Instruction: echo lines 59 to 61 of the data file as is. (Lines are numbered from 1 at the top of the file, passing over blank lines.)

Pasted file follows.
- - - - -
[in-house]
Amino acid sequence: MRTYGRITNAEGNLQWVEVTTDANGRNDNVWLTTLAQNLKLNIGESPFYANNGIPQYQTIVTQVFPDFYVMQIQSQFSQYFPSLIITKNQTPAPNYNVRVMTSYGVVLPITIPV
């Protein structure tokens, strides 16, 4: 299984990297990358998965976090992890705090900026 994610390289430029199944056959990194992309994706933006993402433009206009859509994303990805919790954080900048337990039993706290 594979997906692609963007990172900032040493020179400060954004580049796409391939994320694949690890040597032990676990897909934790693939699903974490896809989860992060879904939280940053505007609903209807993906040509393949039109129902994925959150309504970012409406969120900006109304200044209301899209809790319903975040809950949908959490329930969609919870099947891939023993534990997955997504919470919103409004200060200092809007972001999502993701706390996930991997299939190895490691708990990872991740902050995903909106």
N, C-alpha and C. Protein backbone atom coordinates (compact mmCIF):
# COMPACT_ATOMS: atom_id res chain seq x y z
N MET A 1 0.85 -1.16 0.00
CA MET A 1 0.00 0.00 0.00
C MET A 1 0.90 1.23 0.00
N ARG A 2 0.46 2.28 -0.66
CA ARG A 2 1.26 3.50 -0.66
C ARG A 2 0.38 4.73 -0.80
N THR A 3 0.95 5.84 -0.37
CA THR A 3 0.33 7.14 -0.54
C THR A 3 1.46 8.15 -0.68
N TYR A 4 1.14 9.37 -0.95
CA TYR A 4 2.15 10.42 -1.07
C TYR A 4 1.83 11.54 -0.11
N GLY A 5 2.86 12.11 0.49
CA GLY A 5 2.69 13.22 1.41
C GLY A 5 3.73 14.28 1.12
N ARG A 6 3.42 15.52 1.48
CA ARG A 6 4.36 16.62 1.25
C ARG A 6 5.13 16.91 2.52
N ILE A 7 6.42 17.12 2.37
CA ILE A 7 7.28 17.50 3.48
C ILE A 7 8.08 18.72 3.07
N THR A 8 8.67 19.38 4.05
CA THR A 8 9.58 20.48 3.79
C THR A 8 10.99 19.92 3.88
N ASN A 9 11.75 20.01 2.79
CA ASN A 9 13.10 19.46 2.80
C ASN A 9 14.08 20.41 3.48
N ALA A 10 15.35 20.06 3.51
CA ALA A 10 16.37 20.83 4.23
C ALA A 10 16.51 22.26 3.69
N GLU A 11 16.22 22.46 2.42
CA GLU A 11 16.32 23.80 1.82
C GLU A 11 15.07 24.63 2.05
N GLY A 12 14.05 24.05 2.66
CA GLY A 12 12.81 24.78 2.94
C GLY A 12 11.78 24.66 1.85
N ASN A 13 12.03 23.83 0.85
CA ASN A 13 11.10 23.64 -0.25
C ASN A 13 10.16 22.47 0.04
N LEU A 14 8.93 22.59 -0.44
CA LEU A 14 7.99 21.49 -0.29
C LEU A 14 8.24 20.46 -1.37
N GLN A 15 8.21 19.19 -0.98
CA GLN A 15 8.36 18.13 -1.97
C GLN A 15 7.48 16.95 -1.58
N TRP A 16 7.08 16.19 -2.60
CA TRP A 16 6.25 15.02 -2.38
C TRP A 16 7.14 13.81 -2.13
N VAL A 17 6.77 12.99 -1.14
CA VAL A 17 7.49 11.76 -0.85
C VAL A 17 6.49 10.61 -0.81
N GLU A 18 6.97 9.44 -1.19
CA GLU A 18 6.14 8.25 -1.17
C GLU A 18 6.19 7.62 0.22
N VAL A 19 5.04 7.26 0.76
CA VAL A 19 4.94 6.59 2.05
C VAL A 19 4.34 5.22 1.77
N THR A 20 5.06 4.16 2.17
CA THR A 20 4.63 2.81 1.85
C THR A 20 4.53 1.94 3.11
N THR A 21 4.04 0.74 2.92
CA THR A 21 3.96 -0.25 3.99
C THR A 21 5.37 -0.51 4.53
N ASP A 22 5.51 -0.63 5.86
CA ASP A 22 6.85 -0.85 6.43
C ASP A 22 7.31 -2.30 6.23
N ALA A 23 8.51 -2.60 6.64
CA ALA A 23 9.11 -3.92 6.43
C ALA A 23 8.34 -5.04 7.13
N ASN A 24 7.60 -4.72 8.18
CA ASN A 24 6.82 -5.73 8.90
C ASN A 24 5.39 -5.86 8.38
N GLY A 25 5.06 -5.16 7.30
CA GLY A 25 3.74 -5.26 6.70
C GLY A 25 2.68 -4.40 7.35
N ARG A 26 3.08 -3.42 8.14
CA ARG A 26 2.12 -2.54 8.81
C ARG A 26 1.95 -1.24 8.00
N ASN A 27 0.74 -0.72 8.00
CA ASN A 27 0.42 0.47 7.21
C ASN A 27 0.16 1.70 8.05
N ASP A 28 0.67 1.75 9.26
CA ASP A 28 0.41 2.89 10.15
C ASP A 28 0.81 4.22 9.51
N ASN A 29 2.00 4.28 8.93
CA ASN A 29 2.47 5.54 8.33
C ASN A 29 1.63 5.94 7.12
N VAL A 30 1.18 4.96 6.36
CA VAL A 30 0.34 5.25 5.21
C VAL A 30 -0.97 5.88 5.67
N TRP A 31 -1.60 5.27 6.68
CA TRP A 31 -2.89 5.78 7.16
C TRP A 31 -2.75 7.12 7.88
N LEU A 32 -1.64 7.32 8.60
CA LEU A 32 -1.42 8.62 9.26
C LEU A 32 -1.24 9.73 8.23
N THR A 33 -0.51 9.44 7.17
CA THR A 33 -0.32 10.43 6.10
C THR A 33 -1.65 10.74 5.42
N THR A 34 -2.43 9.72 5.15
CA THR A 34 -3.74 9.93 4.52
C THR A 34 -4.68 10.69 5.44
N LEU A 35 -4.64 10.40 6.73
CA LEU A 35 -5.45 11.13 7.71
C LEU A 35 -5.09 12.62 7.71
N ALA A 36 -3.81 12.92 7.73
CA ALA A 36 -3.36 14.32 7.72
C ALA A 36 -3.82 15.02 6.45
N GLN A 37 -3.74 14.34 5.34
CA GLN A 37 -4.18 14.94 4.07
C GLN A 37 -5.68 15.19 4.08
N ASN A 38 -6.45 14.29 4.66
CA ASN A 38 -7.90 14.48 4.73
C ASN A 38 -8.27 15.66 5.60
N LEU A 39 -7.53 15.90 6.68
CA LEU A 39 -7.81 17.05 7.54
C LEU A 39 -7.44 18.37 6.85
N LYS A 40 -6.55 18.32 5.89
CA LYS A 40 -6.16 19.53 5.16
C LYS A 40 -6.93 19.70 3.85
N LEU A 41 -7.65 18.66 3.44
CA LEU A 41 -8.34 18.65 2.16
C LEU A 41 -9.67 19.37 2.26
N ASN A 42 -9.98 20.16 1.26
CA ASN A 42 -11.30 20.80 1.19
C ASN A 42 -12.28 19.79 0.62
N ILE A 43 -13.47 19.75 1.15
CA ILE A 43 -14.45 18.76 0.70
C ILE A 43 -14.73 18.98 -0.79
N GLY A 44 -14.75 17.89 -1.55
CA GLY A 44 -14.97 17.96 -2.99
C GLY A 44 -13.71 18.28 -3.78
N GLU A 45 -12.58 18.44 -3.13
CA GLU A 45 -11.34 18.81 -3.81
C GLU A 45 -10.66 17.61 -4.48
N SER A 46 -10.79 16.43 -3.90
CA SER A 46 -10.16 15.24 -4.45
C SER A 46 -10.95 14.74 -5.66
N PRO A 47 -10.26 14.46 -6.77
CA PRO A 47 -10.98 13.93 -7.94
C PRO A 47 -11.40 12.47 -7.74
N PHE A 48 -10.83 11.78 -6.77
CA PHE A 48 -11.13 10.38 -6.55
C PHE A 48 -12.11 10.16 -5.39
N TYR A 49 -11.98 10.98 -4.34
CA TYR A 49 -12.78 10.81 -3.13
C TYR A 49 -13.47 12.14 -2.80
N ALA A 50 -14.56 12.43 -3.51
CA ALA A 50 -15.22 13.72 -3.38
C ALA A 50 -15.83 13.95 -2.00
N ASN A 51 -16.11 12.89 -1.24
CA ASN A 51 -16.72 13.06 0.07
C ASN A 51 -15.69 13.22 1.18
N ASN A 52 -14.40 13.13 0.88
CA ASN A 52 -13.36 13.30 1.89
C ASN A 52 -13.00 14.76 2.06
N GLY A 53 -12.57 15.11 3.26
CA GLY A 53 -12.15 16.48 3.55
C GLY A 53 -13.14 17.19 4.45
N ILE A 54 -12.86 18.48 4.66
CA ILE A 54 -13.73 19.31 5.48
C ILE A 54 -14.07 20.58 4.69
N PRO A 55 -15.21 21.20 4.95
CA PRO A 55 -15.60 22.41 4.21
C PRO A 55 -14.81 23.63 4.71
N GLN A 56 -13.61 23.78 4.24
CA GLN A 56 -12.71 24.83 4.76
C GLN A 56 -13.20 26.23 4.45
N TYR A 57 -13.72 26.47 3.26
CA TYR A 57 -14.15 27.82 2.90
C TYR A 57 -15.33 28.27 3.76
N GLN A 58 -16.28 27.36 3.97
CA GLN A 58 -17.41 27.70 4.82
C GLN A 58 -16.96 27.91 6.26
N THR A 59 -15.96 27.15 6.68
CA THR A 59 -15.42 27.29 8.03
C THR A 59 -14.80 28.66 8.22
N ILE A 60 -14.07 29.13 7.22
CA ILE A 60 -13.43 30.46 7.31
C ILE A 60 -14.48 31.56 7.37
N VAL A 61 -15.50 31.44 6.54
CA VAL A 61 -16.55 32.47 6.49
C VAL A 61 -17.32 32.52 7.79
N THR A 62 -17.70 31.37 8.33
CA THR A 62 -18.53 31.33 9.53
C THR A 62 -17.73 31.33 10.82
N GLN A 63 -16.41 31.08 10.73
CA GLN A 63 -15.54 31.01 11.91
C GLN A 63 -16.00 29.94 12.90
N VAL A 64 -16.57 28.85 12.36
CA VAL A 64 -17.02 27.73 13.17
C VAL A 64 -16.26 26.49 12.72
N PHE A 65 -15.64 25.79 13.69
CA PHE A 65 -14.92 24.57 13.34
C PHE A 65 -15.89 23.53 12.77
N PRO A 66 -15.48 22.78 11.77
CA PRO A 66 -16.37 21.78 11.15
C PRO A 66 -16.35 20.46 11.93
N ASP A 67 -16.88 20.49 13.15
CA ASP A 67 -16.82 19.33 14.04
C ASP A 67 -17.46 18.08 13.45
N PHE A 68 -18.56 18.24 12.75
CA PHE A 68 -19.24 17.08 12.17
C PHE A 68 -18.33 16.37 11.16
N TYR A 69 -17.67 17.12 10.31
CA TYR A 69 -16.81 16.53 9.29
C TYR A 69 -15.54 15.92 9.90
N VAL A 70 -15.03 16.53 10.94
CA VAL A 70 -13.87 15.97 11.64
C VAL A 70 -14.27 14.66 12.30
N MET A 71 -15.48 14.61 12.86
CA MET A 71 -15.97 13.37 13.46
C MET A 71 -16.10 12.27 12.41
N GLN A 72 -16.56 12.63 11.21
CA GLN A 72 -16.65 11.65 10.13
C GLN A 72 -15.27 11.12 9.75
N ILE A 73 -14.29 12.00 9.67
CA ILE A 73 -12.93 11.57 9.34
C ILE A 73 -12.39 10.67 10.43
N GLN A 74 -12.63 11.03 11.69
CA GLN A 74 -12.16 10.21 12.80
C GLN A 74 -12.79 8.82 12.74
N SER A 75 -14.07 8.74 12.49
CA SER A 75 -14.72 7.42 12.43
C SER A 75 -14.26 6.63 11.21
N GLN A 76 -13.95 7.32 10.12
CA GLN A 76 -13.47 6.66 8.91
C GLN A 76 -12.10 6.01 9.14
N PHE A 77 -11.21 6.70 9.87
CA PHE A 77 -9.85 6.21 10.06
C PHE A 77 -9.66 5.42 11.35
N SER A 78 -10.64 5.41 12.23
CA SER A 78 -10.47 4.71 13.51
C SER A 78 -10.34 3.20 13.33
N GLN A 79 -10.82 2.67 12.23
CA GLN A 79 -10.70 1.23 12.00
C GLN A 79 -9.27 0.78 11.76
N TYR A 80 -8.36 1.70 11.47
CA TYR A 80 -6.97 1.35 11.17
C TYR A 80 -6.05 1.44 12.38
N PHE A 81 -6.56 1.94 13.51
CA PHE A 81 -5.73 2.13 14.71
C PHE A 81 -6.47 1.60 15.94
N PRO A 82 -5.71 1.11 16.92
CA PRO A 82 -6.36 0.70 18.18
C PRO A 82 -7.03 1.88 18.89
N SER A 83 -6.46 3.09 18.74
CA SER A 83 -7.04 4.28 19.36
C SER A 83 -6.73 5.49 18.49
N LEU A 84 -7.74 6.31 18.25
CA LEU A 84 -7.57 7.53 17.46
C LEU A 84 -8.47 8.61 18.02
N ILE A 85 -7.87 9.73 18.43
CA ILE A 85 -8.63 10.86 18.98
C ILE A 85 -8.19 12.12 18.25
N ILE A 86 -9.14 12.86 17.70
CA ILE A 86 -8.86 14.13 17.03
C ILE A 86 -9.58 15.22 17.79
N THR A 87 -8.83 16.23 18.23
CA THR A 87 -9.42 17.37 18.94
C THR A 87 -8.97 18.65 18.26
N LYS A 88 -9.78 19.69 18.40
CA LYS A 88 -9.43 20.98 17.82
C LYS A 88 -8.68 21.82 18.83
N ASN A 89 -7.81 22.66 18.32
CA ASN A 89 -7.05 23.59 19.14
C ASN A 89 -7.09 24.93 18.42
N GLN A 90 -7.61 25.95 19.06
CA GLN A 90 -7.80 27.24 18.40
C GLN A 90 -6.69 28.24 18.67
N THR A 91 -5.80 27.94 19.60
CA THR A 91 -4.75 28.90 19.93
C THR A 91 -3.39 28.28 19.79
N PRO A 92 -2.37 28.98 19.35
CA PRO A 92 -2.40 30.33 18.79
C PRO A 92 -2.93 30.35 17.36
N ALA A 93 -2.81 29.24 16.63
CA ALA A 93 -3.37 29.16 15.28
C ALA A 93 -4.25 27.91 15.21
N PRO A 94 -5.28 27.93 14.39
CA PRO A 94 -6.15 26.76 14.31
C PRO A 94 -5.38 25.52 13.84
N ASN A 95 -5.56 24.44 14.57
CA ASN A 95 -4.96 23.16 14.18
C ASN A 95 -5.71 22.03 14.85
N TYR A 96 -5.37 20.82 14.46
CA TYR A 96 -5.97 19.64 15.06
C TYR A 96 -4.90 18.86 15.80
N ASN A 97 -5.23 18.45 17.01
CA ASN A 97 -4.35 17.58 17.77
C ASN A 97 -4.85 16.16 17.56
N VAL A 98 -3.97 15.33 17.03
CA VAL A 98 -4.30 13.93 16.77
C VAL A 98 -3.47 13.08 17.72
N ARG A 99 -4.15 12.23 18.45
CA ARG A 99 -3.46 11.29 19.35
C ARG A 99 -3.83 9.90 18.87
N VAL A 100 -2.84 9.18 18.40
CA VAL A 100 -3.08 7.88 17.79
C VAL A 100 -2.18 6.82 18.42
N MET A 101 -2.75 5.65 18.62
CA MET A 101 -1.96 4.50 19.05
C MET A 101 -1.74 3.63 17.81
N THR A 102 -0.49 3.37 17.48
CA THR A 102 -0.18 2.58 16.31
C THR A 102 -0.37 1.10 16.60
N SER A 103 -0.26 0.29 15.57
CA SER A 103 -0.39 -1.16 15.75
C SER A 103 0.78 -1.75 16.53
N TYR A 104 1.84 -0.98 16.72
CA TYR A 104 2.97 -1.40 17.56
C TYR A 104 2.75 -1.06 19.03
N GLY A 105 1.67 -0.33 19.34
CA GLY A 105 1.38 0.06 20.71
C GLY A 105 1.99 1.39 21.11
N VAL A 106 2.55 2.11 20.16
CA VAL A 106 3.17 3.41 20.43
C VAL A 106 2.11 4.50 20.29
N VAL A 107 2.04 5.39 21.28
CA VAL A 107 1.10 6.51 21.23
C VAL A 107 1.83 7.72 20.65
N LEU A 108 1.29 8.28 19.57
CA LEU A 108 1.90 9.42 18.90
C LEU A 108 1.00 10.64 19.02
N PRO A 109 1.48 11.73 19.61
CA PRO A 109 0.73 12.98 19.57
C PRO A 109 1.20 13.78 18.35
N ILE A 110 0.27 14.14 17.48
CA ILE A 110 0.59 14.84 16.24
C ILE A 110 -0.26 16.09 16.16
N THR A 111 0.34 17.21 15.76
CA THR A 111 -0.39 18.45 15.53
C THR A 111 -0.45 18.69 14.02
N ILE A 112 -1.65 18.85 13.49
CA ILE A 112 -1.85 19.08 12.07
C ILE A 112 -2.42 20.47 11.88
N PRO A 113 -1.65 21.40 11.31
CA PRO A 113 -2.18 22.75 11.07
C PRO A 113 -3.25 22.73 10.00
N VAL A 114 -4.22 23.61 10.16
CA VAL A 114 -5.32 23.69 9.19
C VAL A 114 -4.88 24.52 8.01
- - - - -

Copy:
C GLU A 18 6.19 7.62 0.22
N VAL A 19 5.04 7.26 0.76
CA VAL A 19 4.94 6.59 2.05